Human Rights Watch World Report 2007 - Turkey
|Publisher||Human Rights Watch|
|Publication Date||11 January 2007|
|Cite as||Human Rights Watch, Human Rights Watch World Report 2007 - Turkey , 11 January 2007, available at: http://www.refworld.org/docid/45aca2a811.html [accessed 23 July 2014]|
Events of 2006
The government of Prime Minister Recep Tayyip Erdoğan failed during 2006 to implement key reforms necessary to consolidate the human rights progress of the past years. Entrenched state forces, including the military, continued to resist reform. Illegal armed groups, as well as rogue elements of the security forces, conducted violent attacks that threaten the reform process, although clashes decreased after the Kurdistan Workers' Party (PKK) declared a ceasefire in October.
Disproportionate Use of Lethal Force
There was a sharp increase in indiscriminate and disproportionate use of lethal force by security forces in dealing with protestors, as well as during normal policing. In March youths attending the funerals of PKK militants clashed with police, throwing stones and petrol bombs. During the ensuing street battles in Diyarbakýr and other cities police fired bullets, gas grenades, and stones at rioters, killing eight people, including innocent bystanders and four children under 10 years of age. In other incidents during 2006, police shot and killed 13 persons either in error or because they were deemed not to have heeded orders to stop. Instead of conducting an inquiry into the use of lethal force resulting in these deaths, in June the government amended the Anti-Terror Law, authorizing security forces "to use weapons directly and without delay."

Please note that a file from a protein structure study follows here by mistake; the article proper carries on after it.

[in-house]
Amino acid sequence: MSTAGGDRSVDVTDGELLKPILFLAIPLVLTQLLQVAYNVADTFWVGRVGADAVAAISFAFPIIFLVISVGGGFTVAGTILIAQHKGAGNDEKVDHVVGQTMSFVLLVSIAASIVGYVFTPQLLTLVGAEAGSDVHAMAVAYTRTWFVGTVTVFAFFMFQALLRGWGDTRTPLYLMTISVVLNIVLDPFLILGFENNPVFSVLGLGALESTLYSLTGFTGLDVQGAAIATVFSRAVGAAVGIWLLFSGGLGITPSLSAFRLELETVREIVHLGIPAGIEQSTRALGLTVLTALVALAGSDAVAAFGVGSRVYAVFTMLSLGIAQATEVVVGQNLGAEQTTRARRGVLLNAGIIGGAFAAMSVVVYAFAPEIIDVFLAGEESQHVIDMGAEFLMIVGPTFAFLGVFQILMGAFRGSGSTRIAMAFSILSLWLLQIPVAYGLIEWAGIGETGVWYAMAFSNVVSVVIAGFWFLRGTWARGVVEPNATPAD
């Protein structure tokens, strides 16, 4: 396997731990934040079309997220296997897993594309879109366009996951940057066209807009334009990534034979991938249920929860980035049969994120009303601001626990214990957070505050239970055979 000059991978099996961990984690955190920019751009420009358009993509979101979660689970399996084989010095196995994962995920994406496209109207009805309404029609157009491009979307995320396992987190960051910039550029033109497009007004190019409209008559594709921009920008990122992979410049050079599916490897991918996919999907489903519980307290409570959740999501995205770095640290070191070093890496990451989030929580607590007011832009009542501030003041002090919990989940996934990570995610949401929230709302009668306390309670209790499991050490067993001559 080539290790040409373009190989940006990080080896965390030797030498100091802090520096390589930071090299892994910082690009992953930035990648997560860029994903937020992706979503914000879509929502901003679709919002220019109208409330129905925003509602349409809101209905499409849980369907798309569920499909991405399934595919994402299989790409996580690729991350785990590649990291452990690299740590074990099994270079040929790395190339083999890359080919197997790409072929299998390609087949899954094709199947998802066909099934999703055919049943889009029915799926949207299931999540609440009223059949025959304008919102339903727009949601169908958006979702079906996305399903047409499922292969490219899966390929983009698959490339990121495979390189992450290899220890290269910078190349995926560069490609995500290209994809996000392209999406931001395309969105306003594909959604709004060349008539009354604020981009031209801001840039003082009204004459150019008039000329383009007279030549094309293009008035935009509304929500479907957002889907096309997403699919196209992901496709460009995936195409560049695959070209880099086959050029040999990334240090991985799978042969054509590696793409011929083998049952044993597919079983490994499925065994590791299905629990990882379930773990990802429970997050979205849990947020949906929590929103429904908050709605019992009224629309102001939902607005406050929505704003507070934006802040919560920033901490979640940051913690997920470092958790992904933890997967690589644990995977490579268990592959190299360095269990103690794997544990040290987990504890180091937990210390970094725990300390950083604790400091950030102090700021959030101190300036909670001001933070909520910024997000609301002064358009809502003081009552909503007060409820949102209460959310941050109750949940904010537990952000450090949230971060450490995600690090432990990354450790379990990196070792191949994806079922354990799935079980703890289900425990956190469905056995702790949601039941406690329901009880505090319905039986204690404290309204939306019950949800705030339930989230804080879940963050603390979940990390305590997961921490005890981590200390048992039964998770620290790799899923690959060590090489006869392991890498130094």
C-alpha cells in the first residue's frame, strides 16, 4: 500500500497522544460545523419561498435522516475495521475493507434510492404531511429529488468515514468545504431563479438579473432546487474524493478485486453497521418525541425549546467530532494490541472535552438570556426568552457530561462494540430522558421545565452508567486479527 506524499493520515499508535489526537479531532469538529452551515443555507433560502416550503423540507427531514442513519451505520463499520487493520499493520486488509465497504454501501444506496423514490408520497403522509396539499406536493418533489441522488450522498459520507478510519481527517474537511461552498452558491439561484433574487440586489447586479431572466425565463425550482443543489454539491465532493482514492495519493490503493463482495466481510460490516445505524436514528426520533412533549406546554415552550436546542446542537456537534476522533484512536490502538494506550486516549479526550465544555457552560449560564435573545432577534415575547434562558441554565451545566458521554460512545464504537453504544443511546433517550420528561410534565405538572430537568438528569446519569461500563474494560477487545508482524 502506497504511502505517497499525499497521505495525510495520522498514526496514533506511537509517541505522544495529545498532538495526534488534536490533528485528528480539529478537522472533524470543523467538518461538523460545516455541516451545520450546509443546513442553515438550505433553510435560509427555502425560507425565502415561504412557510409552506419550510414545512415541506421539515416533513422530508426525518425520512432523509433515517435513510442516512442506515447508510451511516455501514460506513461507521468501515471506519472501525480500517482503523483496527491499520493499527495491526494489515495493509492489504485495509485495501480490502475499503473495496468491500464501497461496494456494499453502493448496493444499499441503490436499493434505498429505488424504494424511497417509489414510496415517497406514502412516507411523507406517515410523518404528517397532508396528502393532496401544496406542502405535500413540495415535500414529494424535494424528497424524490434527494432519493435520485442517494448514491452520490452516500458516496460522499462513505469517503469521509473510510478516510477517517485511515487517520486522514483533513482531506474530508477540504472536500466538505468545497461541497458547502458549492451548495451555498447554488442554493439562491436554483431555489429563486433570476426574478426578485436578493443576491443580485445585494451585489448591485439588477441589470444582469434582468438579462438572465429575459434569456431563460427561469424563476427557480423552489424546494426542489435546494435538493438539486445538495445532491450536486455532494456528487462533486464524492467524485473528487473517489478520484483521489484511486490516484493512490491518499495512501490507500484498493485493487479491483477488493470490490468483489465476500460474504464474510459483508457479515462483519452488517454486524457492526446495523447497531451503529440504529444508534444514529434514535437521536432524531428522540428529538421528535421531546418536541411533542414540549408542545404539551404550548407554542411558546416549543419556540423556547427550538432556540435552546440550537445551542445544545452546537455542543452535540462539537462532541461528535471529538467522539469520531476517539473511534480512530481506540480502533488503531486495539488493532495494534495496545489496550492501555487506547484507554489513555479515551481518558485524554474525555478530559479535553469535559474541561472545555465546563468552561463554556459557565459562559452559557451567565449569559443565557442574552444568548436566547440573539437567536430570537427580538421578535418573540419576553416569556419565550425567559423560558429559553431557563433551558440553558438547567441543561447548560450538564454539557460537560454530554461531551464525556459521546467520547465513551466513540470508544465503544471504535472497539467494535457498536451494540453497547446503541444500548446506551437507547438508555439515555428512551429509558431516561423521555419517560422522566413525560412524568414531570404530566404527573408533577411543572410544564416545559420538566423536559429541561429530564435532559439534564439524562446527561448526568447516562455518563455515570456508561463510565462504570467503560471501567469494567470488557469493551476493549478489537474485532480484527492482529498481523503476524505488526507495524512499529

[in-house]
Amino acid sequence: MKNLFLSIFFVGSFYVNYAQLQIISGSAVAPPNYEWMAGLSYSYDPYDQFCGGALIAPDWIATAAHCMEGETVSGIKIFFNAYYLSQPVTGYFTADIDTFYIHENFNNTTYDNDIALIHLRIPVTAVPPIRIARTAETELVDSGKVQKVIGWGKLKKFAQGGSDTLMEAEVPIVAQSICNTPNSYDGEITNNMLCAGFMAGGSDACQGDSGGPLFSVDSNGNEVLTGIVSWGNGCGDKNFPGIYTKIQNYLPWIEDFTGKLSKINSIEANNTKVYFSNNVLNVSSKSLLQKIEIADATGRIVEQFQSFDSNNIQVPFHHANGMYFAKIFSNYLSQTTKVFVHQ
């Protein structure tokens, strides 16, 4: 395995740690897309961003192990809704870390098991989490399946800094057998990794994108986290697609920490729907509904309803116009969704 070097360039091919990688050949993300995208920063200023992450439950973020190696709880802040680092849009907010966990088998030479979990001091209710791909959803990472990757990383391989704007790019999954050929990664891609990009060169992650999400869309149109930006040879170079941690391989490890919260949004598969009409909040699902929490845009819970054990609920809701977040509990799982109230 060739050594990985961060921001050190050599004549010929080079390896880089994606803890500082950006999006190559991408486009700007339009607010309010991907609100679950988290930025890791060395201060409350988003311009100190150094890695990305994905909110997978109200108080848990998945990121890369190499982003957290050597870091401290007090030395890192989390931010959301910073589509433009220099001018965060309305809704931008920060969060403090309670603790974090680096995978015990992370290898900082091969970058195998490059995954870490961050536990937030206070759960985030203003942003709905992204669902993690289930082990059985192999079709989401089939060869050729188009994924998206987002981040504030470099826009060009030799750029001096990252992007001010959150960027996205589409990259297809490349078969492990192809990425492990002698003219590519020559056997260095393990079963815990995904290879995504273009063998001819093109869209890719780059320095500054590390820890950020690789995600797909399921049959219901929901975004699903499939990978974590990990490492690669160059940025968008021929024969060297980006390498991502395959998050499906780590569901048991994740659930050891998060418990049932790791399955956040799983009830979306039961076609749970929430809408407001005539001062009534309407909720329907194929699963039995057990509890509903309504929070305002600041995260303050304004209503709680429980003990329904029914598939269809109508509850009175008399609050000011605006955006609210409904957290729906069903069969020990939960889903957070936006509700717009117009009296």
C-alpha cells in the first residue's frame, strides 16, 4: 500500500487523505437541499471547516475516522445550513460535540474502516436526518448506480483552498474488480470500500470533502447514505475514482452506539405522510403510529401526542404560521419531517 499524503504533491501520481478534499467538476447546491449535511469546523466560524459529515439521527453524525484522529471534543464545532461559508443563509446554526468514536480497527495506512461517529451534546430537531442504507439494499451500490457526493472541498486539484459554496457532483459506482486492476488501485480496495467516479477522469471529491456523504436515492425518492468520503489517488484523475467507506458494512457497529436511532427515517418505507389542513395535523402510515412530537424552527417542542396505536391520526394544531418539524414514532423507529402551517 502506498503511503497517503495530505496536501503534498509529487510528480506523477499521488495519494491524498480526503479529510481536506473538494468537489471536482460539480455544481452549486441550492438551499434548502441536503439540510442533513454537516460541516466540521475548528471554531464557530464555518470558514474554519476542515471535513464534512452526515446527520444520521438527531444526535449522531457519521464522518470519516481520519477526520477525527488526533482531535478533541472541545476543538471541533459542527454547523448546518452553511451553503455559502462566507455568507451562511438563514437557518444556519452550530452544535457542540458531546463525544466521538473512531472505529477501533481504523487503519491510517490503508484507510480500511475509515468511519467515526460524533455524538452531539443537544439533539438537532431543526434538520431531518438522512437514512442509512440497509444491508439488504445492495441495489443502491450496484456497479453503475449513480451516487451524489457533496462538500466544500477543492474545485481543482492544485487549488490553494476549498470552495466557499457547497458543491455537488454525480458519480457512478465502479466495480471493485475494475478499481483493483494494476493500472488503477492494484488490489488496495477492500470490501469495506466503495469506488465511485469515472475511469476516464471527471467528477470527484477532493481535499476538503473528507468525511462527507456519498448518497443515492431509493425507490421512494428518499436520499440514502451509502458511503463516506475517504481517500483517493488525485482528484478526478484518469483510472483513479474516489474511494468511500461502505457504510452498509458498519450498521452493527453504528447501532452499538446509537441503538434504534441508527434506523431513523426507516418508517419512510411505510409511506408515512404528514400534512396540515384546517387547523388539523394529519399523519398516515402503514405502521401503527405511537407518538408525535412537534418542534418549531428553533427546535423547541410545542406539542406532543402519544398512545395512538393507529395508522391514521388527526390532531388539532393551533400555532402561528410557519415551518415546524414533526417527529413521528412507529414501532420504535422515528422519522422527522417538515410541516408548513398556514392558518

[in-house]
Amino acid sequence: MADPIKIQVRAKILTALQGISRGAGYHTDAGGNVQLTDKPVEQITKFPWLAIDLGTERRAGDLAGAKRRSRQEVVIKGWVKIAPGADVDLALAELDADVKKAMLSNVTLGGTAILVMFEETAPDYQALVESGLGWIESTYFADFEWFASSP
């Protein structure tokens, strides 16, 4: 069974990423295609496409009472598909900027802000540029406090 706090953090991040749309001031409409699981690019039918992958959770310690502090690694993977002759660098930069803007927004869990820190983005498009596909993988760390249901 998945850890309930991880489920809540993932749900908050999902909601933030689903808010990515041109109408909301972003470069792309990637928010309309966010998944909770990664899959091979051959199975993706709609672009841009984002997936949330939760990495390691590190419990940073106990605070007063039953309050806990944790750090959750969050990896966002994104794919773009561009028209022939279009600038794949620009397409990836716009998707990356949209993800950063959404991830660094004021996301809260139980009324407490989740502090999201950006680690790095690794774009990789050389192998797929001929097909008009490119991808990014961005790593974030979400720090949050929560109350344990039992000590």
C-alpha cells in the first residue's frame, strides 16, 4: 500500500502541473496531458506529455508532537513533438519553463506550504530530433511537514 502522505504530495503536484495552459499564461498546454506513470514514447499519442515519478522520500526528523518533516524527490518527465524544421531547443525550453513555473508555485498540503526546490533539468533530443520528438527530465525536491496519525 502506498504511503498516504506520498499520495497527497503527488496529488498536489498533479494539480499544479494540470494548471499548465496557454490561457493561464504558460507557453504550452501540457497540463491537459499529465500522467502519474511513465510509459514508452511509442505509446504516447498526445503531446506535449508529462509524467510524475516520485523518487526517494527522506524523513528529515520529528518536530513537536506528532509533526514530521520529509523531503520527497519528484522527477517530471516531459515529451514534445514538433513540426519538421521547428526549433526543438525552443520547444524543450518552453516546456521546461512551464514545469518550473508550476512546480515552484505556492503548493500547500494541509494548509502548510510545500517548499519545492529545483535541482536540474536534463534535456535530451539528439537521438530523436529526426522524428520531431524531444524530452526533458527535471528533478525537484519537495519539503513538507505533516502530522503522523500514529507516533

Torture and Ill-Treatment in Police Stations
Reports of torture and ill-treatment remain much lower than in the mid-1990s. However, during the March disturbances in Diyarbakýr, hundreds of people were detained and allegedly tortured, including approximately two hundred children. Almost all those detained during this time reported being beaten, stripped of their clothes, hosed with cold water, or deprived of food.
Freedom of Expression
More than 50 individuals were indicted for statements or speeches that questioned state policy on controversial topics such as religion, ethnicity, and the role of the army. The government failed to abolish laws that restrict speech.